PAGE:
Che “Rhymefest” Smith — Grammy, Golden Globe, and Oscar award-winning songwriter and rapper (“Jesus Walks” by Kanye West and “Glory” from Selma, respectively), humanitarian, activist and political organizer — opens up about the journey to finding his father after more than 20 years in Chicago, IL in the award-winning BreakThru Films documentary In My Father’s House.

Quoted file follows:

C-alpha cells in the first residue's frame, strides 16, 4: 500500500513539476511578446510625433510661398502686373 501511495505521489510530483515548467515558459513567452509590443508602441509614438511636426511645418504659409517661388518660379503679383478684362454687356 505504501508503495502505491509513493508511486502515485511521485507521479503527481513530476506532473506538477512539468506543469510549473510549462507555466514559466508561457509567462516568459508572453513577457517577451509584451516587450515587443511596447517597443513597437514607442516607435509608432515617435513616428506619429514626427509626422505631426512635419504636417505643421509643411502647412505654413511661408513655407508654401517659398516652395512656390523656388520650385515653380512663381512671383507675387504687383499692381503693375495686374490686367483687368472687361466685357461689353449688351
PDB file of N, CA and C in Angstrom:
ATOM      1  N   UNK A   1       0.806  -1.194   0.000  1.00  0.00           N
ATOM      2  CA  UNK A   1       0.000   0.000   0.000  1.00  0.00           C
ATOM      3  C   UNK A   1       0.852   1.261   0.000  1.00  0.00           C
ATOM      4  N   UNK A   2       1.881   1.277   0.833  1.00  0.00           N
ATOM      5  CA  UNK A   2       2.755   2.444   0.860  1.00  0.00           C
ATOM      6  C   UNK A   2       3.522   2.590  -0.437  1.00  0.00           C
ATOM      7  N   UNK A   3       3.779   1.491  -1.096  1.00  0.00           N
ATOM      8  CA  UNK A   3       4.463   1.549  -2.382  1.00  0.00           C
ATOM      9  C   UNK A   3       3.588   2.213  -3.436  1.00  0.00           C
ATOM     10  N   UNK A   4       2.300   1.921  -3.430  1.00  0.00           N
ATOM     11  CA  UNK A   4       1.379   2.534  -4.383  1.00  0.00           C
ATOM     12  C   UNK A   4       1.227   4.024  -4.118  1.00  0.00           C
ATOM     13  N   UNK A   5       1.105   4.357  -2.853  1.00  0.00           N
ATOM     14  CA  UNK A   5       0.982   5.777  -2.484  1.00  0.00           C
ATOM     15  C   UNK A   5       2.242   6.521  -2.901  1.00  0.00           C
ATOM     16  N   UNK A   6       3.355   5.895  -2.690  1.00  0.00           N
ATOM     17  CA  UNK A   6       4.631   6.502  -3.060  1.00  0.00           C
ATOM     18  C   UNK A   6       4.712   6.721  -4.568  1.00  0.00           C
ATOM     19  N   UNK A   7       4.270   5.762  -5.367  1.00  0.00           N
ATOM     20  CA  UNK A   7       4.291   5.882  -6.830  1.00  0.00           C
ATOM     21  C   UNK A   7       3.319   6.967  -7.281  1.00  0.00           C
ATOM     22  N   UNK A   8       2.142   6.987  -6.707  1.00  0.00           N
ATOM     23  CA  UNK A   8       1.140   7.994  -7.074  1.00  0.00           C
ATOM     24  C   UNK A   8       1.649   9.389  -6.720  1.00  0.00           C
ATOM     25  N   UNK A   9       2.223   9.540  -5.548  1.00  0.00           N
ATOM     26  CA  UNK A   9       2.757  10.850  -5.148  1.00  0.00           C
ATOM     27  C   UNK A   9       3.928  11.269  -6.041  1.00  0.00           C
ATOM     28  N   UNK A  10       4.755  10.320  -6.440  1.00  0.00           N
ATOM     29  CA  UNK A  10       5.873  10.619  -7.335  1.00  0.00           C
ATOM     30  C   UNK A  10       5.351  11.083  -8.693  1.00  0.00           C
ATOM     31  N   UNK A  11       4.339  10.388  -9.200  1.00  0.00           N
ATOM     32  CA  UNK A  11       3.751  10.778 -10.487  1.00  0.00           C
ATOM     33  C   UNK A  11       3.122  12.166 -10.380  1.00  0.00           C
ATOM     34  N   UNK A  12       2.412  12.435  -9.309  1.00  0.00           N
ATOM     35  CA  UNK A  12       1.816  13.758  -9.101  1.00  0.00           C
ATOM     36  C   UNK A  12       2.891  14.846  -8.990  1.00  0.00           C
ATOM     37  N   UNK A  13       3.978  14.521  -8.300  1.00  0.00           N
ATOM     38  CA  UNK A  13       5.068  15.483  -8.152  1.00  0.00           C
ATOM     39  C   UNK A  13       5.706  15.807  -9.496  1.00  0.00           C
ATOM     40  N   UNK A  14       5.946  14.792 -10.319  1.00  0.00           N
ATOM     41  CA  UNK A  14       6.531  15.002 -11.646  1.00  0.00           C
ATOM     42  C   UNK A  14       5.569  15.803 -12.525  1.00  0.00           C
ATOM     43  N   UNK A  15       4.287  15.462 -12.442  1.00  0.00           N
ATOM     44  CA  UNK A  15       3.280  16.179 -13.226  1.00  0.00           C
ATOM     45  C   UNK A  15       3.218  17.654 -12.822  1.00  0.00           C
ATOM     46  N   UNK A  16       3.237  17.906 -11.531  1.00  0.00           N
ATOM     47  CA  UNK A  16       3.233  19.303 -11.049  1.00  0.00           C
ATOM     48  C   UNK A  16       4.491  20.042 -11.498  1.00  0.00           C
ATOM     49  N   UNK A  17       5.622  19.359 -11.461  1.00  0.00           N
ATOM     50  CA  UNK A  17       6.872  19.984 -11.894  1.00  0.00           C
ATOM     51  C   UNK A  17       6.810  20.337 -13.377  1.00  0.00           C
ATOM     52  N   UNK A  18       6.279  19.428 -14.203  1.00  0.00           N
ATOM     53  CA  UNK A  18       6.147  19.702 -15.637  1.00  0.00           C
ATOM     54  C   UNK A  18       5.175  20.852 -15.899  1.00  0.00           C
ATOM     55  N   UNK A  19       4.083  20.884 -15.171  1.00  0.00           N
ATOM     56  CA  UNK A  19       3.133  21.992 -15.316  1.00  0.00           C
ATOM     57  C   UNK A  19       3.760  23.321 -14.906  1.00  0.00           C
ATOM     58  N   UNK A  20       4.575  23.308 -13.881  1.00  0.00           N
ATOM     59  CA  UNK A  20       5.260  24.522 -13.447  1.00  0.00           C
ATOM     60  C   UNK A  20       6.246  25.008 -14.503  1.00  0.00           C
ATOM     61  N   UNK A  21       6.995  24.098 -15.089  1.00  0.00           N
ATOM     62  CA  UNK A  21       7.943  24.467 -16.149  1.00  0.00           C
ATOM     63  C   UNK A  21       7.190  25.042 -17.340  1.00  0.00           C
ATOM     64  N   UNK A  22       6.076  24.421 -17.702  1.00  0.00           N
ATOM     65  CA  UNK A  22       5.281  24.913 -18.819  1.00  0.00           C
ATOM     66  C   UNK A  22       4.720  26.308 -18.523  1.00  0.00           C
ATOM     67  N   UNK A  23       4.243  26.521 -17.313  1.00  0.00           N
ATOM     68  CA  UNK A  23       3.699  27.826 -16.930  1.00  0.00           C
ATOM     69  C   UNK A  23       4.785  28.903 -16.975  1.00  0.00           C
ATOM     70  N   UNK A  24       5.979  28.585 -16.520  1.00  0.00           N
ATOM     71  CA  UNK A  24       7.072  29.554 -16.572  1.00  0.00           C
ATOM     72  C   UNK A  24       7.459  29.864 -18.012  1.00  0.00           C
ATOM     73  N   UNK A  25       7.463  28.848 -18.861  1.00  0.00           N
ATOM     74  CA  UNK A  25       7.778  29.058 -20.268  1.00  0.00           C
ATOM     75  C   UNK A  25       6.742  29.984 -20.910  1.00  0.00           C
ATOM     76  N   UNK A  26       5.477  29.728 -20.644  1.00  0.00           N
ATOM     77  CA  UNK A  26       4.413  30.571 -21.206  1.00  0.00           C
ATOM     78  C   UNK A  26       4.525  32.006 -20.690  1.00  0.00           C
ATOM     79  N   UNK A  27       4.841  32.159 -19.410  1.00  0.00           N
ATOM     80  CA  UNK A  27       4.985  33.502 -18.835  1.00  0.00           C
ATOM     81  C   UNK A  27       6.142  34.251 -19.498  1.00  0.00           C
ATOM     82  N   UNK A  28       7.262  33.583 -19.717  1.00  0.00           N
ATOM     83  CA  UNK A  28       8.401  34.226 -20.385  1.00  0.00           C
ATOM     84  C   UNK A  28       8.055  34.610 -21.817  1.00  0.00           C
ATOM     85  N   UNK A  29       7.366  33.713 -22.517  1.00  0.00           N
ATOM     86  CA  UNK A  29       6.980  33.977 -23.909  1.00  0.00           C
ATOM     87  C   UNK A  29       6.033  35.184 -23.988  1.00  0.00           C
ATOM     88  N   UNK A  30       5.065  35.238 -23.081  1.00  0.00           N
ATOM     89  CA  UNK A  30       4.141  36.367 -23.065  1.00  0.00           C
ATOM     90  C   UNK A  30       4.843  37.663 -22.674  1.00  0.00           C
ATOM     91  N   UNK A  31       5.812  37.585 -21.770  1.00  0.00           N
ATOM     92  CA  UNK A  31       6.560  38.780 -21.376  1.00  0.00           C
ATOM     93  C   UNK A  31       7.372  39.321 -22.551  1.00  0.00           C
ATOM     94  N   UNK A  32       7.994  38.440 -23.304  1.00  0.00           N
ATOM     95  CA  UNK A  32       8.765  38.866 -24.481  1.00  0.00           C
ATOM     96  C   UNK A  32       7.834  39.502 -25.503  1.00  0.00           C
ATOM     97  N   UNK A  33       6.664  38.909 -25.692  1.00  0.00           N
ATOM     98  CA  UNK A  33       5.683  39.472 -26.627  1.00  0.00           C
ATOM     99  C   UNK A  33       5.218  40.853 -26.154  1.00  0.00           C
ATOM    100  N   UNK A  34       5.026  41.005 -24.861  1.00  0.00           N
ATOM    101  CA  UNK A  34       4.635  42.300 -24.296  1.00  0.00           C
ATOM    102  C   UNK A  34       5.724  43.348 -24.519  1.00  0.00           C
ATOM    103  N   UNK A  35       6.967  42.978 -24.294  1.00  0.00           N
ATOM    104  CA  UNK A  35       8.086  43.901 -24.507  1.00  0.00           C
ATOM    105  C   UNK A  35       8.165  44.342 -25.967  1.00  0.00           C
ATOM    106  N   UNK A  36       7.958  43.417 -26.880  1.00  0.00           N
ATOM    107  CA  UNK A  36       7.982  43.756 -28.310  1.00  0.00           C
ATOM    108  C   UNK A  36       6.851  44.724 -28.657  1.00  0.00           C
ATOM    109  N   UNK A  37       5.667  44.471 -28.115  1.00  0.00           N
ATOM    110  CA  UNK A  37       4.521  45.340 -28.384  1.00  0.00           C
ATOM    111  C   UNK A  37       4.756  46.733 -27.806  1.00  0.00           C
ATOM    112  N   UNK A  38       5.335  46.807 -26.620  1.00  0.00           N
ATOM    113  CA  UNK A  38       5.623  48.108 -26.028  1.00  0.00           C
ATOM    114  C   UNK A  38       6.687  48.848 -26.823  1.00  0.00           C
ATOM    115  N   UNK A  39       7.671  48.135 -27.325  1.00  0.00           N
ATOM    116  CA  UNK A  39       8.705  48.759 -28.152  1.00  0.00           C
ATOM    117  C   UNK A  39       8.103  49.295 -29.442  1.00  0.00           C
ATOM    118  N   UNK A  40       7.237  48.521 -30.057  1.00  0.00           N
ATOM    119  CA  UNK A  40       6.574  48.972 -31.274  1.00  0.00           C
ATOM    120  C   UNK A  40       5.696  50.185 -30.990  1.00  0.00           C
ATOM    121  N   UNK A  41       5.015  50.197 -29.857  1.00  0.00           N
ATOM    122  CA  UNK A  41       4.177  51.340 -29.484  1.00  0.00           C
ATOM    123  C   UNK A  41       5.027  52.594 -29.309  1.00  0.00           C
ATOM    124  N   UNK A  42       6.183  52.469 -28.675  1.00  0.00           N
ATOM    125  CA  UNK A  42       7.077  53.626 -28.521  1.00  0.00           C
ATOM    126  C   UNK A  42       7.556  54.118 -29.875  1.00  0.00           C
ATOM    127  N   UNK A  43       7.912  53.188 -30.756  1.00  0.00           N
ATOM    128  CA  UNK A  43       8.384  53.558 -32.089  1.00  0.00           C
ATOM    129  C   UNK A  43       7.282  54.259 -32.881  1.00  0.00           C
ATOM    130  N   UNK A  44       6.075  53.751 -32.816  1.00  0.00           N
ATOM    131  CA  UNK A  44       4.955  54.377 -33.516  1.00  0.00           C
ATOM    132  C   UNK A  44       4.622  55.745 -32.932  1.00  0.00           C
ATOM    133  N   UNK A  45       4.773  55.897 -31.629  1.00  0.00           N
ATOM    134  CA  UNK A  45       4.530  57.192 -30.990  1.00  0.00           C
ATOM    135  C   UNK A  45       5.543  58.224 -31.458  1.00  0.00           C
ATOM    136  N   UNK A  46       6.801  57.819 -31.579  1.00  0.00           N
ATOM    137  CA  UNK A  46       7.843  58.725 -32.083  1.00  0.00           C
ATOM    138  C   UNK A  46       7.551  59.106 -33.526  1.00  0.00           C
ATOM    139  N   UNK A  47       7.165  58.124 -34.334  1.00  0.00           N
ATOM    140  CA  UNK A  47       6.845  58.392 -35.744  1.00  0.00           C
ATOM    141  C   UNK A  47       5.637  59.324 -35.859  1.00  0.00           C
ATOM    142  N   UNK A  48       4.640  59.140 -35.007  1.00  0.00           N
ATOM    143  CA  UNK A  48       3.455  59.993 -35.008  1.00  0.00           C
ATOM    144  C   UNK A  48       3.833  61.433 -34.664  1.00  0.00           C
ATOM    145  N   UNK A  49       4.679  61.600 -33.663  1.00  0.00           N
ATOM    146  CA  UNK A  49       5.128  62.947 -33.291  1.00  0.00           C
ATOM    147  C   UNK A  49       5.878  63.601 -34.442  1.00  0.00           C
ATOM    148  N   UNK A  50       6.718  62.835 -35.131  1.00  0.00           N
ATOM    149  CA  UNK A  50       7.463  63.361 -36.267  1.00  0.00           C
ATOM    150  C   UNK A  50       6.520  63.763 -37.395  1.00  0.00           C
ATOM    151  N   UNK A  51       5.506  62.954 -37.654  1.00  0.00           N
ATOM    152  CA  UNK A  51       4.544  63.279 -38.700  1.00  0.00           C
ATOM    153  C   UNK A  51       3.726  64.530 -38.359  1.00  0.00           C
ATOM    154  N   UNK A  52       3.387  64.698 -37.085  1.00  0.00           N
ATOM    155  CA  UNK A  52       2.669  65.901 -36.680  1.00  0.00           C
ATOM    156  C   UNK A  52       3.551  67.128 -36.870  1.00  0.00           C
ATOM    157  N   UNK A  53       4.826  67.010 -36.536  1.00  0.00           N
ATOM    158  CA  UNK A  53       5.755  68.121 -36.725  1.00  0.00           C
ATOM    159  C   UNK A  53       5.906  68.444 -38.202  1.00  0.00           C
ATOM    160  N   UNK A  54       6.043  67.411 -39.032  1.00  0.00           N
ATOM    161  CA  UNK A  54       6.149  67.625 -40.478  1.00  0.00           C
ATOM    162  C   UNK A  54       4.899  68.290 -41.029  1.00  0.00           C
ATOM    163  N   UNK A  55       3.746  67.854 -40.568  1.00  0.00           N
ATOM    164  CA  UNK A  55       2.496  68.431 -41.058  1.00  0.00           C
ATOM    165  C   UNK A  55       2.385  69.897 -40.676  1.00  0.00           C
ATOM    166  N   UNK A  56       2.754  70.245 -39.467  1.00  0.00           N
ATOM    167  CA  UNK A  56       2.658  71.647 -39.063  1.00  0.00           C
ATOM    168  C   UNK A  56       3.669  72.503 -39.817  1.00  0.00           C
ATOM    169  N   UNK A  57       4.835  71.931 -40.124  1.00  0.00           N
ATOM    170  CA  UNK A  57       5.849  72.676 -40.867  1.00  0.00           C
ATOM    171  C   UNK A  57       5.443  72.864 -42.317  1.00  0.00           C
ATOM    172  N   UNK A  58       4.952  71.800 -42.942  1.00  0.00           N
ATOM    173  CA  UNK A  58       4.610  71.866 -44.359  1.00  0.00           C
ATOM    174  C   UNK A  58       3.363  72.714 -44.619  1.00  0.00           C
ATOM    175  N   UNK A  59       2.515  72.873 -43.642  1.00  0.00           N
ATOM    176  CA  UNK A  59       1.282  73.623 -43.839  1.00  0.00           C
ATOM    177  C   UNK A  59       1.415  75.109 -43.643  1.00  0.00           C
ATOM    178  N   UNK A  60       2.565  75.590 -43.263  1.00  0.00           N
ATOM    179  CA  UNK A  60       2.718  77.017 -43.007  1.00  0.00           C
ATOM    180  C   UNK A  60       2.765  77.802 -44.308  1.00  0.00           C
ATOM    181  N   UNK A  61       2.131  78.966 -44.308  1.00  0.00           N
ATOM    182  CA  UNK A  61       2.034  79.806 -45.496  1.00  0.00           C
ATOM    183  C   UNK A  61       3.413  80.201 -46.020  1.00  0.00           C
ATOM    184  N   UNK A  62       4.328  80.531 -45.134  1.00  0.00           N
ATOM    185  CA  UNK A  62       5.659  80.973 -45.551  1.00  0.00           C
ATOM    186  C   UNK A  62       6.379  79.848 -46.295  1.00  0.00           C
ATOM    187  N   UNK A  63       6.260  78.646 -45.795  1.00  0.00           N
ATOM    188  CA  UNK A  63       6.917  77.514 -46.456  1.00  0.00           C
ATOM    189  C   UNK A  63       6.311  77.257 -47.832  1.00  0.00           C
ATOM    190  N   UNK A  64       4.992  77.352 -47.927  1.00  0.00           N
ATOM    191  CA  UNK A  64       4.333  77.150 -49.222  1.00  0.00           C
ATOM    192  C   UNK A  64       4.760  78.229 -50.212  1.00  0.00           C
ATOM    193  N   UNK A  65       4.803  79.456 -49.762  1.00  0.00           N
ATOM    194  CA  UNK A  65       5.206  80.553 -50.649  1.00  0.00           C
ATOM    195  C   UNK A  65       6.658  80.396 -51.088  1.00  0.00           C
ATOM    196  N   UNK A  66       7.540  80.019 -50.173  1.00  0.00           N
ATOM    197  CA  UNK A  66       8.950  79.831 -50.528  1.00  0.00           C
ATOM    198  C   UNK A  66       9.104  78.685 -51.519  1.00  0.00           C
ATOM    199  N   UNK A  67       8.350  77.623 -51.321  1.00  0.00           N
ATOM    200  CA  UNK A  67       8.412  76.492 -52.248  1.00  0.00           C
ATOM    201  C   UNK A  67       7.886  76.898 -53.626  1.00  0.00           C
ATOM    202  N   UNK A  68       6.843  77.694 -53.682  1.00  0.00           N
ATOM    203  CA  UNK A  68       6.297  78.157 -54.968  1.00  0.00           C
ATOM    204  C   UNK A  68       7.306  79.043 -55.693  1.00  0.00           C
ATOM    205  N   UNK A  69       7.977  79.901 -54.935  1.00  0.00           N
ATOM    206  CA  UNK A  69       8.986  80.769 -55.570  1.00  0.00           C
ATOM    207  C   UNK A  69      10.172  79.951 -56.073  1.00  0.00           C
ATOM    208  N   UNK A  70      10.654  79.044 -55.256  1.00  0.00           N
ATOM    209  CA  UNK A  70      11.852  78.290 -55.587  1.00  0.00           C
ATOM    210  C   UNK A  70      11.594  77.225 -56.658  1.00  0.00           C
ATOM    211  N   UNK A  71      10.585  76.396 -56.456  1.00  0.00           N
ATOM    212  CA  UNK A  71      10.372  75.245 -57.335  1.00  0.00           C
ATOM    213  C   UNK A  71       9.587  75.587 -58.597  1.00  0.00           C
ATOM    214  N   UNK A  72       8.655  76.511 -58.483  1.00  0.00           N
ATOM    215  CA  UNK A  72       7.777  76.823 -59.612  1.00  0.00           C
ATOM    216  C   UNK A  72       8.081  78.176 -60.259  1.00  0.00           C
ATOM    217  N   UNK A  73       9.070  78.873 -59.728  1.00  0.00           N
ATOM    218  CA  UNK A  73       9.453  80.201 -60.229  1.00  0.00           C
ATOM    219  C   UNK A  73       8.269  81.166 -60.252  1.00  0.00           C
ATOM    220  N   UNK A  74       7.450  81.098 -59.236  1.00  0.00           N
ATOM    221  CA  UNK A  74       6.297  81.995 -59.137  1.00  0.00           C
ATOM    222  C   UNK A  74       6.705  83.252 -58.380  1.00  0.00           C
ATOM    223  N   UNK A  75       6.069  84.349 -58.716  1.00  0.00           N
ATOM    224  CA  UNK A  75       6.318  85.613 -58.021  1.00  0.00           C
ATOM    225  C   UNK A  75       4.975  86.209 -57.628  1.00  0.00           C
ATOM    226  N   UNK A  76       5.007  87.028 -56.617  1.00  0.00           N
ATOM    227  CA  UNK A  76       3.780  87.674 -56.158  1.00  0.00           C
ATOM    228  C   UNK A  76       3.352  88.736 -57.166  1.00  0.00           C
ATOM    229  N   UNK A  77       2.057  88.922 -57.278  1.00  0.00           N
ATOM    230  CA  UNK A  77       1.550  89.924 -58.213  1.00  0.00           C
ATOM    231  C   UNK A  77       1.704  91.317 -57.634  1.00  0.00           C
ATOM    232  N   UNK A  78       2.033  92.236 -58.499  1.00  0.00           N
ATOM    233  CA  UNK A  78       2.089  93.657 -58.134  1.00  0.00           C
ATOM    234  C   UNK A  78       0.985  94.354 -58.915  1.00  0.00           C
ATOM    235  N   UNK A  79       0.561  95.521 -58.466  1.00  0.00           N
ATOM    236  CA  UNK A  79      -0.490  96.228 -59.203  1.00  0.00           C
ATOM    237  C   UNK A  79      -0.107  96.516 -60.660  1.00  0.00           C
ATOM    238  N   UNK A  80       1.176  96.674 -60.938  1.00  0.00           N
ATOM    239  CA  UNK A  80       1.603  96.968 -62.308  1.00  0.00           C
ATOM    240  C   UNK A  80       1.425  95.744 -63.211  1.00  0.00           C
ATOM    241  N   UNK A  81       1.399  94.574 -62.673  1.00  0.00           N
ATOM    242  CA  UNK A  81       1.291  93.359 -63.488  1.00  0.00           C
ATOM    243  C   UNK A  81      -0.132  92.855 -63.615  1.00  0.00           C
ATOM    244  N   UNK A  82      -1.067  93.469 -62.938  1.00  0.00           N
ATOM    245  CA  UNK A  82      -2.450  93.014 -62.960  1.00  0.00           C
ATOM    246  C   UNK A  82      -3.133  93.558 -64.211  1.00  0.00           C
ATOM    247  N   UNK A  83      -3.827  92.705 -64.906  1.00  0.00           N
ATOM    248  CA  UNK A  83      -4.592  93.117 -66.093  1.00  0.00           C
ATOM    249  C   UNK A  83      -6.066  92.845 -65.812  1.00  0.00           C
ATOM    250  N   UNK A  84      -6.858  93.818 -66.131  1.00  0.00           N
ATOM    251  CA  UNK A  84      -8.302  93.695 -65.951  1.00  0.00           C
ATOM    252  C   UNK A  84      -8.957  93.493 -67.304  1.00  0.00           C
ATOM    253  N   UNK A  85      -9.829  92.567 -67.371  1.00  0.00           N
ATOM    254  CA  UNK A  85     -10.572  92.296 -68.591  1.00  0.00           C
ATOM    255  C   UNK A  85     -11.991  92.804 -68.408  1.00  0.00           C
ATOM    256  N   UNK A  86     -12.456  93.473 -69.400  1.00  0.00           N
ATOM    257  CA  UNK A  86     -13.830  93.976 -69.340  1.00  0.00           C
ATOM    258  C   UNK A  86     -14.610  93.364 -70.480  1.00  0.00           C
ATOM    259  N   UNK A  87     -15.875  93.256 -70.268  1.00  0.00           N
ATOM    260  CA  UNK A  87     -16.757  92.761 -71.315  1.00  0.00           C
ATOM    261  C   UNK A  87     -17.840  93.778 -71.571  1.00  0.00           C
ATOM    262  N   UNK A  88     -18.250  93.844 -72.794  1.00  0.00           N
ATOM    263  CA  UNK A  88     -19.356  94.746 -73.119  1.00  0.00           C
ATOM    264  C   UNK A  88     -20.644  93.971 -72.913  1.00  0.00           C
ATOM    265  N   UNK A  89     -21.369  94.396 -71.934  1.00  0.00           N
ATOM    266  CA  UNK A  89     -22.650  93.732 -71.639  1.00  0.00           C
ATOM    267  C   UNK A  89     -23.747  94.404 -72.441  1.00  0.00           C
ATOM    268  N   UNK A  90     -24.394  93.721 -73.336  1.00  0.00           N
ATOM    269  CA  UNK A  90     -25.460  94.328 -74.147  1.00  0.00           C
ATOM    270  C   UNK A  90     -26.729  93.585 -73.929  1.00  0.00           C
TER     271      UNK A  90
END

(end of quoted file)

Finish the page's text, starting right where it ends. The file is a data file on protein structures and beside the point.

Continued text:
In My Father’s House goes well beyond exploring the journey of reconnecting with absentee father, Brian Tillman, who proves to be quite a character and balances the sobering tone of the film with his humor and candid remarks throughout. Rhymefest and the entire Smith family virtually invite you into their home as they share about his journey in the music industry, navigating his own struggles with fatherhood and more. It all started with a piece in the Chicago Tribune, published in 2013, about Rhymefest trying to reconcile with his father. BreakThru Films directors and producers Ricki Stern and Annie Sundberg felt compelled to reach out to him to learn more about his story. Rhymefest and his wife Donnie Smith aim to encourage others to “share their truth” as they are both products of parents who had drug problems and fathers who weren’t around for most of their lives. Through their work in the community, starting Donda’s House, and now this film, it’s clear that their mission is to empower others and encourage them to take action locally and nationally. Rhymefest is currently featured in Kenneth Cole’s latest campaign entitled “Courageous Class” for his work as a role model.